Who never did their 100 sit-ups beside their bed every morning? This habit, often developed at a young age, may well have given some results
Most of these gains were obtained at the beginning of the « daily abs routine», then the body adapted quite rapidly. I should say that muscle gains made at a young age can be very apparent. One should only look at the Young gymnasts at the Olympic games; there is no need to take a close look at their muscle development,it’s easy to see, and they often are only 16 or 17 years old, and sometimes even younger. If you look at the same athlete few years later when he or she retires, you can see that the muscle volume has changed very little.
The evidence as well as several research and training principles such as GAS (general adaptation syndrome) developed by Hans Selye prove this fact. The GAS principle is defined by 3 phases, alarm, resistance or adaptation, exhaustion. In training, we want to stimulate the first 2 phases, and once adaptation is reached, we should change the stimuli to keep progressing. The person who does sit-ups every day since the last 3 months is adapted to the stimuli since a long time, and as adaptation = stagnation, there is no progression. This is why a young Olympian’s muscle structure will be modified at the beggining of his career, and the changes will be much less apparent during his last years as an athlete.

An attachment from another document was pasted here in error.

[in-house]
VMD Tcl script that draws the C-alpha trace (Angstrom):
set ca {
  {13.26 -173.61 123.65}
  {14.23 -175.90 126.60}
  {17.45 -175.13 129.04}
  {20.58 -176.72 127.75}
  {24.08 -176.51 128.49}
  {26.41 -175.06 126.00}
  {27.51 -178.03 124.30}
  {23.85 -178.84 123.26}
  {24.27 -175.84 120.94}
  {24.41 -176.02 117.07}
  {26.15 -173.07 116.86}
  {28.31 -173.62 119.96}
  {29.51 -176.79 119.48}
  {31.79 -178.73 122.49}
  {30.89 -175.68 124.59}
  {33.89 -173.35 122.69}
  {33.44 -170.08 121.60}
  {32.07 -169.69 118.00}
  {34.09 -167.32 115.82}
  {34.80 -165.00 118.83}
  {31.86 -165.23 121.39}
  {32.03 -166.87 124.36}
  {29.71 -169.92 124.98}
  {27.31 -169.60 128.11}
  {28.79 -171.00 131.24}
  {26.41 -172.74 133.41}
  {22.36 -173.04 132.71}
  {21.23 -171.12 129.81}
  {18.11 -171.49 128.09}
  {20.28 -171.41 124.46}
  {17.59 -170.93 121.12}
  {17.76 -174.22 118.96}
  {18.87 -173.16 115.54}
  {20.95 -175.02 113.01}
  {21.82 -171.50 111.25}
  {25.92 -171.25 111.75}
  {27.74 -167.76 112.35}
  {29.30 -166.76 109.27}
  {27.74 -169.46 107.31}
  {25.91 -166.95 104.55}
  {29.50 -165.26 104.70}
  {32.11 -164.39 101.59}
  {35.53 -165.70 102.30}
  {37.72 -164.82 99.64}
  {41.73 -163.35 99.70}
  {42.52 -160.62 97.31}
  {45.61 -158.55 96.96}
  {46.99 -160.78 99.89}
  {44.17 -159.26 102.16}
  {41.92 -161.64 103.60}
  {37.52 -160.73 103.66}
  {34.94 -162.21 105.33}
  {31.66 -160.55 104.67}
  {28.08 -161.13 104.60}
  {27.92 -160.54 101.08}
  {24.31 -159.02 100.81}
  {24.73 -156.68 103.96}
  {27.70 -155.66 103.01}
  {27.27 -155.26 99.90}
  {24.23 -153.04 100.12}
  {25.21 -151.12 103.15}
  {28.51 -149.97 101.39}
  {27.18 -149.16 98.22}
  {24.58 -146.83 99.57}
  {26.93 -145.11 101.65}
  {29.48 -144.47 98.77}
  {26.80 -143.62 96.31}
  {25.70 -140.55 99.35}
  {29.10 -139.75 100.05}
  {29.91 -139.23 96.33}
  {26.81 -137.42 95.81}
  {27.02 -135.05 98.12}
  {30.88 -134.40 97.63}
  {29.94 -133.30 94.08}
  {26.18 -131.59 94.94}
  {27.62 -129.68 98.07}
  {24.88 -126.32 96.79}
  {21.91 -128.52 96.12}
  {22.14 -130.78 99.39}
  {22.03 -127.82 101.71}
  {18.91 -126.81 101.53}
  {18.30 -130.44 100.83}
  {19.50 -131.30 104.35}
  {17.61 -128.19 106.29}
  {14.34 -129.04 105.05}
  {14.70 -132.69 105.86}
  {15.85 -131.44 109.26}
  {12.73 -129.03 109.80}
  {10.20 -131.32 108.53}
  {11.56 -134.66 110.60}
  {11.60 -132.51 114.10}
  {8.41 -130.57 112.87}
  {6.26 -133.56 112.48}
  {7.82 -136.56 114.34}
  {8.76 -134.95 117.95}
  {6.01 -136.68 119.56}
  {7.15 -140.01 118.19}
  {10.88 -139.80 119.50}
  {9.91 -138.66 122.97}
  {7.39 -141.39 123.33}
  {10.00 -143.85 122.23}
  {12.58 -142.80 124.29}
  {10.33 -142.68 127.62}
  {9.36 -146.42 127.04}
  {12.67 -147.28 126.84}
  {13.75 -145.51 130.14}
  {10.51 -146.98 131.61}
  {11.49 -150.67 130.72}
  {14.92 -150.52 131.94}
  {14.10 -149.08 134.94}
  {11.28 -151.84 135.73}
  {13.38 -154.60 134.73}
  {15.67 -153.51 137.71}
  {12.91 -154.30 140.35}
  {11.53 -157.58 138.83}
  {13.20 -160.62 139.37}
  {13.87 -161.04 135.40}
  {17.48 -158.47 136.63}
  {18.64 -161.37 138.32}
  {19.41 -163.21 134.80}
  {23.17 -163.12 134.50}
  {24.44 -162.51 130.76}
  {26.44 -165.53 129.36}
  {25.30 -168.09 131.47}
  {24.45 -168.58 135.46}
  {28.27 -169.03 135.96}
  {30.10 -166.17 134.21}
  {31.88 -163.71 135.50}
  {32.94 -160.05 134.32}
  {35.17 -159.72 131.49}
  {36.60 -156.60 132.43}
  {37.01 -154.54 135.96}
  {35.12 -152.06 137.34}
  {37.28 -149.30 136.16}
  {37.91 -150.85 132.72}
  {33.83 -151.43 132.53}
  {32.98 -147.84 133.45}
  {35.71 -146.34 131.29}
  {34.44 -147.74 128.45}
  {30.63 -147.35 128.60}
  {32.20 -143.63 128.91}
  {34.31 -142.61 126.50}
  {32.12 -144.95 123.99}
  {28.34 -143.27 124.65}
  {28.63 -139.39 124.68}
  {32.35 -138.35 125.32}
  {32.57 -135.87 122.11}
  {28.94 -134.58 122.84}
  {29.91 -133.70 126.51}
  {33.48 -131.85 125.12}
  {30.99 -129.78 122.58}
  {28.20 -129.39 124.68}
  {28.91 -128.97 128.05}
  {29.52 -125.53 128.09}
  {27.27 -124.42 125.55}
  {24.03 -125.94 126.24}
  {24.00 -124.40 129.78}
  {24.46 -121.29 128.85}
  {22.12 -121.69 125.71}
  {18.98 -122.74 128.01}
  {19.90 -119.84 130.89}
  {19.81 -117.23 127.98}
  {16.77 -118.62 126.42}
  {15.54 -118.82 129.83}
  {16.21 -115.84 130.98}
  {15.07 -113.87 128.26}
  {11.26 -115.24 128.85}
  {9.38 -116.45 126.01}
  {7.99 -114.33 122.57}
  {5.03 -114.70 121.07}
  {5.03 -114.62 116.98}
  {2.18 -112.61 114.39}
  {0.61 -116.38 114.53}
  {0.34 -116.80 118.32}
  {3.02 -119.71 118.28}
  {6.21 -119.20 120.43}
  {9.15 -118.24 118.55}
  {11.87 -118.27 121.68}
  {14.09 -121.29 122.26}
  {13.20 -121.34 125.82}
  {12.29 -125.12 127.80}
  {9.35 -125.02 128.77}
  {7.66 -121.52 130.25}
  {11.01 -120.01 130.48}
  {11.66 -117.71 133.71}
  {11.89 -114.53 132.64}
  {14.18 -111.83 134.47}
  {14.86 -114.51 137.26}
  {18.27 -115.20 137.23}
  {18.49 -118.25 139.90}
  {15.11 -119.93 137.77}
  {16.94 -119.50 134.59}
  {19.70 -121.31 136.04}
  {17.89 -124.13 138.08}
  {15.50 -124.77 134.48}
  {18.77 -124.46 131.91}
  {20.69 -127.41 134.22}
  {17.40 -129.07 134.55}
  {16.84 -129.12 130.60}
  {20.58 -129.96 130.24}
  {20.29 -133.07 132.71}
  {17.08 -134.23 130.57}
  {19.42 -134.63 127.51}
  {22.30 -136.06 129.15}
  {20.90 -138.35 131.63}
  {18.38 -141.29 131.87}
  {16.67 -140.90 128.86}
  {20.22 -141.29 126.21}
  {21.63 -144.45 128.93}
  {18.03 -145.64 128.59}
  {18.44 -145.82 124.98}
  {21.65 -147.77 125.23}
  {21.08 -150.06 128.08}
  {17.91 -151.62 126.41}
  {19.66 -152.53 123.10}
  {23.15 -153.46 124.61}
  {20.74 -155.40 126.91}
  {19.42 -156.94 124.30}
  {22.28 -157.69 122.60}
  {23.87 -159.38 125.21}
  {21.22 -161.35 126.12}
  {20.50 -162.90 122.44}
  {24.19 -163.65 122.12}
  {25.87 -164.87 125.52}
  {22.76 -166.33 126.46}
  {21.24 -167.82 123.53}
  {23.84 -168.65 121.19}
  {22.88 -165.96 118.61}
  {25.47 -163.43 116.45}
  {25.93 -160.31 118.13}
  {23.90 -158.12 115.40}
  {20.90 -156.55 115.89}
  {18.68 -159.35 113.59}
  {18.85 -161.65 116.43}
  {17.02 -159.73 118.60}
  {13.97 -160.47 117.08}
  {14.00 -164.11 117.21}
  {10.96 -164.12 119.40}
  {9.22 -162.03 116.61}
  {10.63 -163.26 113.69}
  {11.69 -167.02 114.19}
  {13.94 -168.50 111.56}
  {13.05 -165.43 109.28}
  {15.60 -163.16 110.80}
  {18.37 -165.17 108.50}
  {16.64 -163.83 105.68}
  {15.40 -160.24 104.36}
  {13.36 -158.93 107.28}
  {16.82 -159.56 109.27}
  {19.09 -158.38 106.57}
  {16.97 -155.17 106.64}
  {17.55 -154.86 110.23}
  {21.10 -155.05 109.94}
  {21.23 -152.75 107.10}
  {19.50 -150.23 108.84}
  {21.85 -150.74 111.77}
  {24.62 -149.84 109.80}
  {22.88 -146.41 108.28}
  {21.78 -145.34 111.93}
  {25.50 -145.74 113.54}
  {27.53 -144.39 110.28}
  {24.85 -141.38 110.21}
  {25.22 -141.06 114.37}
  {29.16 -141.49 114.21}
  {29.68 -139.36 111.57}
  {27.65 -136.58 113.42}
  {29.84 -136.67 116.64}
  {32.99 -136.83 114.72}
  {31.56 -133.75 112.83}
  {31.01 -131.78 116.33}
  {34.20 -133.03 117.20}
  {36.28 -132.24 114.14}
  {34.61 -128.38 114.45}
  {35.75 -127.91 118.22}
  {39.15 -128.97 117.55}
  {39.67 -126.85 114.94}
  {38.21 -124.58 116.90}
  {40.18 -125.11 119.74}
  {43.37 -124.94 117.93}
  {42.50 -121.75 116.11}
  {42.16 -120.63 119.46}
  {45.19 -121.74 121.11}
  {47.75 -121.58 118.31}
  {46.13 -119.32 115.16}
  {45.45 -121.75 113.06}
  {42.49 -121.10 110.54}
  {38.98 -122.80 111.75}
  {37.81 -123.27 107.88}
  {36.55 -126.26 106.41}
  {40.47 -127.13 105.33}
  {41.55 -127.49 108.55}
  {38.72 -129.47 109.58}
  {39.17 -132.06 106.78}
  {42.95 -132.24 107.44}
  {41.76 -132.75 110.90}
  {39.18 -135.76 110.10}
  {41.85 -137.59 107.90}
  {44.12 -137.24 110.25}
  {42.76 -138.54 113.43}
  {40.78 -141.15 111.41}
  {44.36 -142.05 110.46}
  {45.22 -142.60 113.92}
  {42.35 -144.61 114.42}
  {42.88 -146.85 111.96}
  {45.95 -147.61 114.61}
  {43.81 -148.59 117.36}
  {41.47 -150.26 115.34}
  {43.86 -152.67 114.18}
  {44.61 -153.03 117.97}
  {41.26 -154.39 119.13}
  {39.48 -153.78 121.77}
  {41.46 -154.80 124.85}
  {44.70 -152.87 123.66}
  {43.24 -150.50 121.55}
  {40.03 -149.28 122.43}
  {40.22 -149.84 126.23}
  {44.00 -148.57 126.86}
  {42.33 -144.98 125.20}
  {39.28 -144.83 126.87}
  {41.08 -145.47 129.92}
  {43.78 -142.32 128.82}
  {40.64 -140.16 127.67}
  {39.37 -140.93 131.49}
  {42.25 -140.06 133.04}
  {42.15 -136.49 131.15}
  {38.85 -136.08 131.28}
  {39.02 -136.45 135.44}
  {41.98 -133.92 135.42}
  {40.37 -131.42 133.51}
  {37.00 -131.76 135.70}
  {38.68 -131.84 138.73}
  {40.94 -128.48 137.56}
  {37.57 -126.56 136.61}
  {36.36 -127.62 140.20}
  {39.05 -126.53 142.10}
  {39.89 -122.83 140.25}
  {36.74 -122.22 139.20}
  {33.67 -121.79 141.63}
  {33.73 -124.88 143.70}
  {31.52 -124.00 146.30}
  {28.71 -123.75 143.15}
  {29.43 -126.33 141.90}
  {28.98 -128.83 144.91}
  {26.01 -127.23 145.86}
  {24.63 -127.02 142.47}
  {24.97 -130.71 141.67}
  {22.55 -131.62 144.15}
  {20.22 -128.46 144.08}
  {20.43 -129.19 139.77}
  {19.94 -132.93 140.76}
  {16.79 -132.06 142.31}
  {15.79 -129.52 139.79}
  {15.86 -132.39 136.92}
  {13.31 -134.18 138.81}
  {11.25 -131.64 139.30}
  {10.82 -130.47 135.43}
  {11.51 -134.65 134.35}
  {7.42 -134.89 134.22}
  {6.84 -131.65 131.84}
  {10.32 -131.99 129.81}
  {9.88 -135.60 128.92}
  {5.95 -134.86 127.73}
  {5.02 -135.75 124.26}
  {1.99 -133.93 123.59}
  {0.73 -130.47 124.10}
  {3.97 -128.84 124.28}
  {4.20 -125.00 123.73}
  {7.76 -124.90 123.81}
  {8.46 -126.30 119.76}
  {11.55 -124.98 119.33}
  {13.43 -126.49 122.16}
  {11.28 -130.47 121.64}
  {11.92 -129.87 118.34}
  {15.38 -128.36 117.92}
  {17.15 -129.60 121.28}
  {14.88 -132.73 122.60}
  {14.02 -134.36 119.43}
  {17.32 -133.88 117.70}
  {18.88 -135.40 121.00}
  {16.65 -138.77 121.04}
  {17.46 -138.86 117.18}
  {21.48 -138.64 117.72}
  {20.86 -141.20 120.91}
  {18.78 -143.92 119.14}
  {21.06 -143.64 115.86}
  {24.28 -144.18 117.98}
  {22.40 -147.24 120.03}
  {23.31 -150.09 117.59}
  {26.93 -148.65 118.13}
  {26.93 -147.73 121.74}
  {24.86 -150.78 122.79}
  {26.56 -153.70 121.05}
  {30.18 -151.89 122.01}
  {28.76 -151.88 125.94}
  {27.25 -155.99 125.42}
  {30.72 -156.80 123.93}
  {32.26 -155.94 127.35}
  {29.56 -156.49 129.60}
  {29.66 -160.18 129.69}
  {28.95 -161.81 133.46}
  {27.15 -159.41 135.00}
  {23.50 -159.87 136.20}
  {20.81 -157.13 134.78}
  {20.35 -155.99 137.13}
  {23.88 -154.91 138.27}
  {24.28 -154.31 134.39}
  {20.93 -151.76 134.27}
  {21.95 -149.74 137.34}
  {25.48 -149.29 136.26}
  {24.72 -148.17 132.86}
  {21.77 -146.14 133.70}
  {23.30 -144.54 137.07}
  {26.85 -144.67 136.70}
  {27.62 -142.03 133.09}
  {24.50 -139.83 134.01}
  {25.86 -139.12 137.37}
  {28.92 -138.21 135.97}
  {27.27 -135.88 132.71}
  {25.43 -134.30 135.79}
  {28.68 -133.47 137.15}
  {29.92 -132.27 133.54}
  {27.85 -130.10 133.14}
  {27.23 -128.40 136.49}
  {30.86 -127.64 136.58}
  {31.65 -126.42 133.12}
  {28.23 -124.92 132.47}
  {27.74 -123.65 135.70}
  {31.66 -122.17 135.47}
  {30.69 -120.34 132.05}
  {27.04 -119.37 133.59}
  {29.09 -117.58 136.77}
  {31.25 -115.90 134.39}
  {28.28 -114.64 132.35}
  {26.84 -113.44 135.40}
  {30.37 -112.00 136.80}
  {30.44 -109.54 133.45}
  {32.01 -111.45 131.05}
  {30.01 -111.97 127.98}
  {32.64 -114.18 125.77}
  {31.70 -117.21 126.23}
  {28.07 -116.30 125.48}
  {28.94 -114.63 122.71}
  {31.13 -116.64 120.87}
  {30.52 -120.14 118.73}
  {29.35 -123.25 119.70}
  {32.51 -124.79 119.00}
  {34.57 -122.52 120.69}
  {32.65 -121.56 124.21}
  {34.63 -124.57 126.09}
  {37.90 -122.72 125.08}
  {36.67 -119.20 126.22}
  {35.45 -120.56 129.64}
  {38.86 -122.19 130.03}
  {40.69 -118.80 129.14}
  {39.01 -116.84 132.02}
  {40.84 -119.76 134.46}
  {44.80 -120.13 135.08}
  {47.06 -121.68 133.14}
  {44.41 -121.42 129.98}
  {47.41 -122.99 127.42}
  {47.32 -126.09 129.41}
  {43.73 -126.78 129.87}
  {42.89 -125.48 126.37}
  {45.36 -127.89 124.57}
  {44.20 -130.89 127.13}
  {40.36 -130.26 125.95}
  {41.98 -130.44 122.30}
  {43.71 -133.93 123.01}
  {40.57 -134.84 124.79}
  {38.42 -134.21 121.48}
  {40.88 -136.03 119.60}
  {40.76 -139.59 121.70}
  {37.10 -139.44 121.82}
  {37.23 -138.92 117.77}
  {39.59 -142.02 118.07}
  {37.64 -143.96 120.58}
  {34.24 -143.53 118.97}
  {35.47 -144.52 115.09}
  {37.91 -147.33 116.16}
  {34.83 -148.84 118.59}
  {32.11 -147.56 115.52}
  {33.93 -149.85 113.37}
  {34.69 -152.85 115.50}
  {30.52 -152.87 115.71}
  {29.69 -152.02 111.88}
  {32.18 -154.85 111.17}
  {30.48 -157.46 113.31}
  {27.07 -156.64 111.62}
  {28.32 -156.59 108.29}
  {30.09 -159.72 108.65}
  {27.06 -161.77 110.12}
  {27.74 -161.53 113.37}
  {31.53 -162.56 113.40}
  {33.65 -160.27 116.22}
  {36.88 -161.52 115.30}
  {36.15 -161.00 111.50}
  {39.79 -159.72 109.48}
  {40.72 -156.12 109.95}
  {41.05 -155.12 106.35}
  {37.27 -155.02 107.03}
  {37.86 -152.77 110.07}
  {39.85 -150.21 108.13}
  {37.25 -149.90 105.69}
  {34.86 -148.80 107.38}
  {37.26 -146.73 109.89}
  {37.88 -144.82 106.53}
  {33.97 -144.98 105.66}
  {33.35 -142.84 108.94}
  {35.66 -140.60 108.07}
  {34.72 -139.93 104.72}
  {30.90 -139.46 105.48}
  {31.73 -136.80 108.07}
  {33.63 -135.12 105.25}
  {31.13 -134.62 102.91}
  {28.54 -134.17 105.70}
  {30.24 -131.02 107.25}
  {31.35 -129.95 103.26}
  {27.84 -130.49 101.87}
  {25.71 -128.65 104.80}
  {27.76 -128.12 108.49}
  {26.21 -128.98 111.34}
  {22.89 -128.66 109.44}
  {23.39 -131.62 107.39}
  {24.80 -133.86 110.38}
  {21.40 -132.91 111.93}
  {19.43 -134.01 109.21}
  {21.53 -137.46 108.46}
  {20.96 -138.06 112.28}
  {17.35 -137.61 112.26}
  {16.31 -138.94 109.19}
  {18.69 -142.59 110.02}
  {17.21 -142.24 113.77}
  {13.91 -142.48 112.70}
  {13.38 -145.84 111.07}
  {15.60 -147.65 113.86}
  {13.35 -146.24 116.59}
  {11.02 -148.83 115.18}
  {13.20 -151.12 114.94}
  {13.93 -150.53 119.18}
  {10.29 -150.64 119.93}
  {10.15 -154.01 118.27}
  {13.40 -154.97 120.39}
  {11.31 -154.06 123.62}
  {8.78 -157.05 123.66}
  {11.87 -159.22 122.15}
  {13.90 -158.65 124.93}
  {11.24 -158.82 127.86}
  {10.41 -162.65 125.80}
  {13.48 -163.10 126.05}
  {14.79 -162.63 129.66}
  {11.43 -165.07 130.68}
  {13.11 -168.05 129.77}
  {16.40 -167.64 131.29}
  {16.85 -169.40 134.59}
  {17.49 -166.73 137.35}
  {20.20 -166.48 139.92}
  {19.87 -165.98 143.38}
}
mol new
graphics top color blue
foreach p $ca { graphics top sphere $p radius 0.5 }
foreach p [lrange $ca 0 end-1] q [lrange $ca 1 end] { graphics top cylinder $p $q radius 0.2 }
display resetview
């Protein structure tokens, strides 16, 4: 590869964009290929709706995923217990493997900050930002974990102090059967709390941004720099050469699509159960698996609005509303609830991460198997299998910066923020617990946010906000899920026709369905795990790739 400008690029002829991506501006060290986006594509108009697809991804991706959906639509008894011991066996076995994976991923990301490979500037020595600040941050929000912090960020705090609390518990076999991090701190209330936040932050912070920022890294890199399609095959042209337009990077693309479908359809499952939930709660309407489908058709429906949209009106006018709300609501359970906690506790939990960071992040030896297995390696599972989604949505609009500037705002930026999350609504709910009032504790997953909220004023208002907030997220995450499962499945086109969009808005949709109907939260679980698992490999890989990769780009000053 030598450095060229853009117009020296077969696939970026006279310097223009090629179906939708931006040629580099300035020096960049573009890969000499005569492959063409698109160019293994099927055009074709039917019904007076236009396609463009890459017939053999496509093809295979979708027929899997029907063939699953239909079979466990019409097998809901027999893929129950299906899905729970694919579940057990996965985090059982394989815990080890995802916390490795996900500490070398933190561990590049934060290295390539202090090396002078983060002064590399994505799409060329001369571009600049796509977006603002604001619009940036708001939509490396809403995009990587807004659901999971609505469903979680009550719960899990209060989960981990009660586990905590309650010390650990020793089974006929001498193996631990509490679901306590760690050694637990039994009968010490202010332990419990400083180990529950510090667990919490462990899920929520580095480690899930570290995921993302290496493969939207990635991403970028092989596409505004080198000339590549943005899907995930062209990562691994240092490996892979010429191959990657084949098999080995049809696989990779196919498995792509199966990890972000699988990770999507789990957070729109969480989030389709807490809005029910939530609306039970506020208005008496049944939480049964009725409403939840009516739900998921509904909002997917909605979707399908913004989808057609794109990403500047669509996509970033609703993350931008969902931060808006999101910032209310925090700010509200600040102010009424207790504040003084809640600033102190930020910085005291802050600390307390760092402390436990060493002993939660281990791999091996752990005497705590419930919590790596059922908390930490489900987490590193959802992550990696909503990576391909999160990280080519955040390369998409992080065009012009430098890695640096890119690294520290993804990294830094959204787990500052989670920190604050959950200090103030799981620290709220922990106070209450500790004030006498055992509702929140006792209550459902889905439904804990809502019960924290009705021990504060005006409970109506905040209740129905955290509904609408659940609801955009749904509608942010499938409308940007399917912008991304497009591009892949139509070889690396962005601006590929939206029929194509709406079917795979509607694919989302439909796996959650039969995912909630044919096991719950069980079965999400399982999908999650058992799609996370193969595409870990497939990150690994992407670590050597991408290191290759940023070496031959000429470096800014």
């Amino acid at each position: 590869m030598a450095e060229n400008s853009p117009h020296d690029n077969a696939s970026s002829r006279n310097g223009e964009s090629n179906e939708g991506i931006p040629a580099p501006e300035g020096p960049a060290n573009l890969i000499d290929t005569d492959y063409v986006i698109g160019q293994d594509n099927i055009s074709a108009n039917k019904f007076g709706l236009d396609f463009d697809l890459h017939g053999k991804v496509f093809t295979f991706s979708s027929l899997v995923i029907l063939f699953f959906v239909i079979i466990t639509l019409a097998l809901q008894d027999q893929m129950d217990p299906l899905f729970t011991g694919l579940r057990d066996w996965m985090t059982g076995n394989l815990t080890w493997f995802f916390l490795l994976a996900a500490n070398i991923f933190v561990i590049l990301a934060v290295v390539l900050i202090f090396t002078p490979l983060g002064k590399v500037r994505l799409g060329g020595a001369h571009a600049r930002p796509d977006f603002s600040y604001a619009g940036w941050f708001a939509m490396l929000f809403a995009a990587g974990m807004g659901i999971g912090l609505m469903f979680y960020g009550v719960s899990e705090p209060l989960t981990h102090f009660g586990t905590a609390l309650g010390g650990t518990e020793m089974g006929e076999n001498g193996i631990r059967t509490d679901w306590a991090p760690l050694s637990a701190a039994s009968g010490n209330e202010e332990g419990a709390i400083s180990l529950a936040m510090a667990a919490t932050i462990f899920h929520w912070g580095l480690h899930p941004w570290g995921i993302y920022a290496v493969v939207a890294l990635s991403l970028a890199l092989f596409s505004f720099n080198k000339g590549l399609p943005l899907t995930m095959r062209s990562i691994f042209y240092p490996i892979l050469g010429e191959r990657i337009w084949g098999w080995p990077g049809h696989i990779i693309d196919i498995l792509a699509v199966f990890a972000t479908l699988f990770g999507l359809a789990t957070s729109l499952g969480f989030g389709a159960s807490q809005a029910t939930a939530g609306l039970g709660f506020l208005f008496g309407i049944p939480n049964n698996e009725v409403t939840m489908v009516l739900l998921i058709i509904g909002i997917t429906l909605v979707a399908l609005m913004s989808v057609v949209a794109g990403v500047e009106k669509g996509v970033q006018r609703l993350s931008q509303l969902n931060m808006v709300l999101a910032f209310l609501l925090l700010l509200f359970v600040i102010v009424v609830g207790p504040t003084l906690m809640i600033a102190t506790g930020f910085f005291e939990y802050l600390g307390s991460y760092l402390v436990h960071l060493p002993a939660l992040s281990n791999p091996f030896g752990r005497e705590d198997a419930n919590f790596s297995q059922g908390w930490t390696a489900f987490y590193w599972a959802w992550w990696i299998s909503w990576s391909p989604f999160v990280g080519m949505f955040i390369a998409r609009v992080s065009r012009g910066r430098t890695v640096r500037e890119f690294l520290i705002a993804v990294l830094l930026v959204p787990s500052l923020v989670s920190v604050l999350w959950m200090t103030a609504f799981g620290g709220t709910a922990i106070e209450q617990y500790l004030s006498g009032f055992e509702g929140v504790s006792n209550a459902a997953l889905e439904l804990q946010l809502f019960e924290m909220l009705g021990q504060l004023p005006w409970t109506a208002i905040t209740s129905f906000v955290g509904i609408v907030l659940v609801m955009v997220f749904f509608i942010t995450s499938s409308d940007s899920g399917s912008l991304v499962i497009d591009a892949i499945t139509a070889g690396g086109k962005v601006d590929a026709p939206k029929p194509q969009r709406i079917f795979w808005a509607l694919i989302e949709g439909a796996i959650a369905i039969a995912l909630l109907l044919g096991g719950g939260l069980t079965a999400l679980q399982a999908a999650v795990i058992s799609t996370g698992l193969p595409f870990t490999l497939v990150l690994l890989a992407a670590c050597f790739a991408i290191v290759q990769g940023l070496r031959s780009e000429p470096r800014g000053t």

A muscle or a muscle group progresses when at rest and not while training. Often people who are very eager to see their body change make the same mistake, i.e. they hit the samemuscle group again before it even had the necessary time to recover from what it has undergone during the last training. It’s true that smaller muscle groups will recover faster from training. Biceps for example can be trained more frequently than legs, but those same biceps also need to recover to progress. The same applies to abs which need to recover the day after a training in order to progress.
A muscle needs a minimum of 48 hours to recover and this period of time can extended up to 7 days for legs in strength training. This type of training solicits the nervous system and requires quite a bit of recovery, otherwise after a more or less shorter period certain symptoms of overtraining might appear. In short, take the required time for your muscle and nervous system to recover, and results will be much more interesting.